Instead, Avedon moved on. He began to focus more on portraiture and then, as the ‘60s began, on documentary work, shooting civil rights workers and hospital inmates, the Chicago Seven and Vietnamese civilians injured in the war. A lot of people took this work seriously, in part because it resounded with the Strange Days atmosphere of the time, and in part because it fit so neatly into the kind of aesthetic that generally appeals to educated people with no particular feel for photography: It’s stark, it’s good for you, it’s jolie-laide, and it’s easy to read.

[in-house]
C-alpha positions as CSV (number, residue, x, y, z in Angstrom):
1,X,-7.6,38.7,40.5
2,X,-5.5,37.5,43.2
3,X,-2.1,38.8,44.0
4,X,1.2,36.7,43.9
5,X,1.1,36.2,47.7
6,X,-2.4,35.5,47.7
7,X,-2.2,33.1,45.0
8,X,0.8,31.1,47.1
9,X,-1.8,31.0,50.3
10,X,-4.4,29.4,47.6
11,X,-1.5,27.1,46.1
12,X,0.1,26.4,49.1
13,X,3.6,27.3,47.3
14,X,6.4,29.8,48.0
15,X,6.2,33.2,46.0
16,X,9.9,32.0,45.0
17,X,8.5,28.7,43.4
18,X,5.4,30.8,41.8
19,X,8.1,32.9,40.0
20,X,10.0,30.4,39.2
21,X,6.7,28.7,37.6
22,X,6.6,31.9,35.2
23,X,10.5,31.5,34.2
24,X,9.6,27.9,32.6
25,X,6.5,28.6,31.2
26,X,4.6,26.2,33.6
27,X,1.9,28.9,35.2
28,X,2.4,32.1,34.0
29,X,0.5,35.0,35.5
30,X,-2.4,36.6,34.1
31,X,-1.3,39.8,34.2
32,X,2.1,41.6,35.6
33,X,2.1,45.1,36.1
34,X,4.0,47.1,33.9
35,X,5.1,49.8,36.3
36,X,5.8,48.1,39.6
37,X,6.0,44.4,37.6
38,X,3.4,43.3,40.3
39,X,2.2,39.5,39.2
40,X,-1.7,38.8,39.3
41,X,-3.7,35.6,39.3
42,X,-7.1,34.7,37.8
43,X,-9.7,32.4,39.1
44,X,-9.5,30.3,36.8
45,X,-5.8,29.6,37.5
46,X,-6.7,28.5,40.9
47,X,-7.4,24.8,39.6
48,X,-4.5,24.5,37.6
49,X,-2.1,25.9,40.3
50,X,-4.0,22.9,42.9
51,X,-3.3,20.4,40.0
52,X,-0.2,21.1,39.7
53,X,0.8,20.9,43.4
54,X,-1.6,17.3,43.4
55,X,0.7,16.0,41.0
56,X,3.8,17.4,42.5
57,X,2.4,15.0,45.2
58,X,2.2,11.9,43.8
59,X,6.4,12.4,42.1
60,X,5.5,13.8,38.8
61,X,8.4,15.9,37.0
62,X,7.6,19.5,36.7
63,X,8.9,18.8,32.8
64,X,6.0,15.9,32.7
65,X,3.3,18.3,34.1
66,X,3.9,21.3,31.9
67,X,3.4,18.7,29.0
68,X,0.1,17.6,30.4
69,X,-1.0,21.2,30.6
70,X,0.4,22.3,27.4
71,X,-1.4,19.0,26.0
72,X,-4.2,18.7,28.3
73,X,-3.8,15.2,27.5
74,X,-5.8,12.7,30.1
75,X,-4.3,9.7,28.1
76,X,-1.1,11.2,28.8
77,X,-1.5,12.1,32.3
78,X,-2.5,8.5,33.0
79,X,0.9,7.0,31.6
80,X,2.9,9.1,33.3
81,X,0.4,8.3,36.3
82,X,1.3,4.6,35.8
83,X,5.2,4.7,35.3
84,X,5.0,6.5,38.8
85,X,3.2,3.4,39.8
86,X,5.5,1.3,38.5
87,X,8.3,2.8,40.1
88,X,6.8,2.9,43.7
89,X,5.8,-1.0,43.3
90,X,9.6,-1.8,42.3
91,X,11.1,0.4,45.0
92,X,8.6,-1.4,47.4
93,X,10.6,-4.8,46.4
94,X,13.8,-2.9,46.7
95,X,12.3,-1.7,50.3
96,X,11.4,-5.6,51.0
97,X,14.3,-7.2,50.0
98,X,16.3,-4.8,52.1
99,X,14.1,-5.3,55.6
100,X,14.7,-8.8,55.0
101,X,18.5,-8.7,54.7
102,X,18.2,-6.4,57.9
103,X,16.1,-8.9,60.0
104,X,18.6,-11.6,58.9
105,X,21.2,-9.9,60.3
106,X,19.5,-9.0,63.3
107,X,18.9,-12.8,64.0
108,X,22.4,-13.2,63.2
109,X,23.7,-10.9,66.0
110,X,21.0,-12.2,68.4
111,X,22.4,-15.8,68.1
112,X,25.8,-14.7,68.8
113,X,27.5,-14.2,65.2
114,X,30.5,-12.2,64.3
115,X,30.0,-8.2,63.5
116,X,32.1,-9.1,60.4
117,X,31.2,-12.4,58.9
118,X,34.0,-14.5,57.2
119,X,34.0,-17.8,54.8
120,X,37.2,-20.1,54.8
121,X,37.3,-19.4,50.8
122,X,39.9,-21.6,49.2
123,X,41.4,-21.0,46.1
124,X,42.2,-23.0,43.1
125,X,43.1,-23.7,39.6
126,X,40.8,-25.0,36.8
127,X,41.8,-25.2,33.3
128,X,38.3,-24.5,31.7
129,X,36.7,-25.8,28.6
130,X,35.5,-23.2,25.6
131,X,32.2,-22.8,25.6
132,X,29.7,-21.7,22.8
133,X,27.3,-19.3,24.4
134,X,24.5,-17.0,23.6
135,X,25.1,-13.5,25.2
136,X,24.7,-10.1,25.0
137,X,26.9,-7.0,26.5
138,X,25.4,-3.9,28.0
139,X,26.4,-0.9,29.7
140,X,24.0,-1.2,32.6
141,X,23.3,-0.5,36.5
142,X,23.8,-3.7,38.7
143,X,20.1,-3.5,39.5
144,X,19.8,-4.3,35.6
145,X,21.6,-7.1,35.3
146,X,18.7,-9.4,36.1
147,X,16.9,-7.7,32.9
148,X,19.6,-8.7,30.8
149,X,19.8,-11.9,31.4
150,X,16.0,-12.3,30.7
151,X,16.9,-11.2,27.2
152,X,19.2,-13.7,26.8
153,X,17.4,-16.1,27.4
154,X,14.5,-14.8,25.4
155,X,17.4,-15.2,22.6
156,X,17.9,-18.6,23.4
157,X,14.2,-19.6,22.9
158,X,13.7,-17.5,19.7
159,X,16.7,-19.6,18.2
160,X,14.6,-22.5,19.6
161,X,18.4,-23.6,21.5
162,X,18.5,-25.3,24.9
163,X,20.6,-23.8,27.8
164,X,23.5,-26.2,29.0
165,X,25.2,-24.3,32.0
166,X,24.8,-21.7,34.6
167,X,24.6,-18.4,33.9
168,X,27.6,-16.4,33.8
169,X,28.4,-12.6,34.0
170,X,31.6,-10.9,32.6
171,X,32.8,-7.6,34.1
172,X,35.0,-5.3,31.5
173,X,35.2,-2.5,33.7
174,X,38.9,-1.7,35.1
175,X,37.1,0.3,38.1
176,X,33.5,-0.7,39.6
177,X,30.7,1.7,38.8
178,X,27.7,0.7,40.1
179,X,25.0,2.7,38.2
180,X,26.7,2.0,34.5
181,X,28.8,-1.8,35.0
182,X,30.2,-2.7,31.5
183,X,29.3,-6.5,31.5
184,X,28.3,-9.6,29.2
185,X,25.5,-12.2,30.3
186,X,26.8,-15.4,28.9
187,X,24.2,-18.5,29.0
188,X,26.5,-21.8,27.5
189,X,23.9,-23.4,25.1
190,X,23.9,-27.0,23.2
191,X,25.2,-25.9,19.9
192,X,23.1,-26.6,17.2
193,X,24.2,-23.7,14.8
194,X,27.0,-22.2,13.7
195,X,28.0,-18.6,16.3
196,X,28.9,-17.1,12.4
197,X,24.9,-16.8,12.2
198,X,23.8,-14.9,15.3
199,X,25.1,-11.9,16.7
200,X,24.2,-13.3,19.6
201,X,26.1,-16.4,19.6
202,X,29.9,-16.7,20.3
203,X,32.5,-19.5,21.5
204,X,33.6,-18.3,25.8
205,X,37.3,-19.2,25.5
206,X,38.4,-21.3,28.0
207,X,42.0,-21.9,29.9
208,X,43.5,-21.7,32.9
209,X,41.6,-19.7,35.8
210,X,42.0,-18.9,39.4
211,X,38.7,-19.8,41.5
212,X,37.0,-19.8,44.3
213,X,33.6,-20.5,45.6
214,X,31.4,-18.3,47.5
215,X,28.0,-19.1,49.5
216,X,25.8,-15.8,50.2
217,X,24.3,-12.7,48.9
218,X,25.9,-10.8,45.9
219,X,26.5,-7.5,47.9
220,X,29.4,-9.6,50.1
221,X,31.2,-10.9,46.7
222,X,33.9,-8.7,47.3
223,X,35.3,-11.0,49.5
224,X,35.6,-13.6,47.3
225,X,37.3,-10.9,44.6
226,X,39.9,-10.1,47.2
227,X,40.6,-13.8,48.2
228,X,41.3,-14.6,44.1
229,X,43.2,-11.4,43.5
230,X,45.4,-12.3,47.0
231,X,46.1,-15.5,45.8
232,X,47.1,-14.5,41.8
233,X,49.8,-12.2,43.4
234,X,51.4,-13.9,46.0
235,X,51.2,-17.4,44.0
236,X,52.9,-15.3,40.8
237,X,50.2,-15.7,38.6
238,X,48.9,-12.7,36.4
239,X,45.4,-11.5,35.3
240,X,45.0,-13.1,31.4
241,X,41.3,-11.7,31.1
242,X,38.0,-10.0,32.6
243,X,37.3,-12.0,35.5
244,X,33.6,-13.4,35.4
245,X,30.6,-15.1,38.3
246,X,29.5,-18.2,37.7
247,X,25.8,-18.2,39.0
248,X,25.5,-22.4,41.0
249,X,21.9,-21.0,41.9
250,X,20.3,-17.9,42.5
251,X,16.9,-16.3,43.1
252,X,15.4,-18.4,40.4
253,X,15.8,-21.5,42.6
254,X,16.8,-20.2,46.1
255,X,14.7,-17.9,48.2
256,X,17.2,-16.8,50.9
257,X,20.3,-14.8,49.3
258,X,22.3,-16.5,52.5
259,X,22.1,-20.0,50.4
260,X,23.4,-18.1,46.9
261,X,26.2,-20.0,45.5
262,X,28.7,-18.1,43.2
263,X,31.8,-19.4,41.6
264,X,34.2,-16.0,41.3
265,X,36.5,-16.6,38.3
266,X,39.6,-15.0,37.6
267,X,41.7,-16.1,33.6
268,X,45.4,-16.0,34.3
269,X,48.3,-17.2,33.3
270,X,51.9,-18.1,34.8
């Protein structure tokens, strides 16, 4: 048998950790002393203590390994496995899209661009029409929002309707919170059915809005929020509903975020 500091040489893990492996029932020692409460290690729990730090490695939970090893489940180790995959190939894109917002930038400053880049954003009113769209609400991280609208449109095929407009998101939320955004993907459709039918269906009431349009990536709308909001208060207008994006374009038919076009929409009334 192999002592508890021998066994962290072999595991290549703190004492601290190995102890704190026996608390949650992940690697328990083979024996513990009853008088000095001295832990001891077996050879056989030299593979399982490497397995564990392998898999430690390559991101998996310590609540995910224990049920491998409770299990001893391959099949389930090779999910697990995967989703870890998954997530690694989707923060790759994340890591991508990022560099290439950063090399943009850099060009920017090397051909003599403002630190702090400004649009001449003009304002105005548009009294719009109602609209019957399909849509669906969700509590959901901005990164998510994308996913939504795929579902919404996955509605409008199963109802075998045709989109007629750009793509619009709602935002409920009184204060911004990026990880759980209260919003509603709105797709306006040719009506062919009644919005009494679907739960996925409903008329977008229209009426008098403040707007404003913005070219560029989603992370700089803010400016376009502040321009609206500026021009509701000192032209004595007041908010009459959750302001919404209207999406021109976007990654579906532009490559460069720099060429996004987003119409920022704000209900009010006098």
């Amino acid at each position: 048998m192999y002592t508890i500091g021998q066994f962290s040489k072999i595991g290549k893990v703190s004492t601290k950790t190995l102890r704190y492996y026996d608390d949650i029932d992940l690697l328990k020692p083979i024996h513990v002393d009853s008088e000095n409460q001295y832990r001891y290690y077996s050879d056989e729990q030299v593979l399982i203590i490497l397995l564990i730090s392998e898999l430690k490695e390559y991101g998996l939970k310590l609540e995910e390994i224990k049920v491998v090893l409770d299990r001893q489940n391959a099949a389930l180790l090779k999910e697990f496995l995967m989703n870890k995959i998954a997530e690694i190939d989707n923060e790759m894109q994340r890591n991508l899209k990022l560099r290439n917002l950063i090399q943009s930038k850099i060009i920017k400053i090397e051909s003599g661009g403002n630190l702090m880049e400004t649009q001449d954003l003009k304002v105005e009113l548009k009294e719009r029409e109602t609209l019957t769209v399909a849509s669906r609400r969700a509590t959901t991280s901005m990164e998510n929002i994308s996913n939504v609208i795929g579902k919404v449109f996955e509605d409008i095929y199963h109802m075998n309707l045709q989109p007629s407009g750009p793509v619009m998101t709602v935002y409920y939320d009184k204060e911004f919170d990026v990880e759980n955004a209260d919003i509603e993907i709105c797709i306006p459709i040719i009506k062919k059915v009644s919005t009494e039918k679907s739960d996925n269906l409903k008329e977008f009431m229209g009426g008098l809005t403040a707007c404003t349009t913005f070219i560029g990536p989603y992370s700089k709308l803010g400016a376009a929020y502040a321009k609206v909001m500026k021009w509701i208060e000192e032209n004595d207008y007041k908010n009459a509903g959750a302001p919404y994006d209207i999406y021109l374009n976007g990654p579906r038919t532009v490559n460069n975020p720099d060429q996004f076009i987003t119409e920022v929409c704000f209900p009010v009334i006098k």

Avedon’s documentary pictures always struck me as misconceived, and the quickest way to explain why is to look at a double-page spread from his Autobiography, which juxtaposes a glorious picture of the model Jean Shrimpton with a close-up portrait of a Vietnamese woman whose face has been disfigured by napalm. Aside from the simpleminded ironies of such a layout, there is this telling problem: Avedon doesn’t provide the Vietnamese woman’s name, and I doubt that he ever bothered to ask for it. He wouldn’t have, because it doesn’t matter to the picture: After all, she’s not meant to be a specific Vietnamese woman, with a specific history and a specific fate; she’s meant to be a Symbol of Something—the ravages of American imperialism, or our shared guilt, or the obscenity of modern warfare, or something like that. But as soon as she stops being real and becomes a symbol, she stops being herself, she stops being human—which is quite literally to add insult to injury. Almost all photography is predatory: Exploitation is the medium’s true métier; I take that for granted and rarely find it severe enough to be objectionable. But Avedon’s documentary work is more exploitive than most, and it doesn’t hold up well.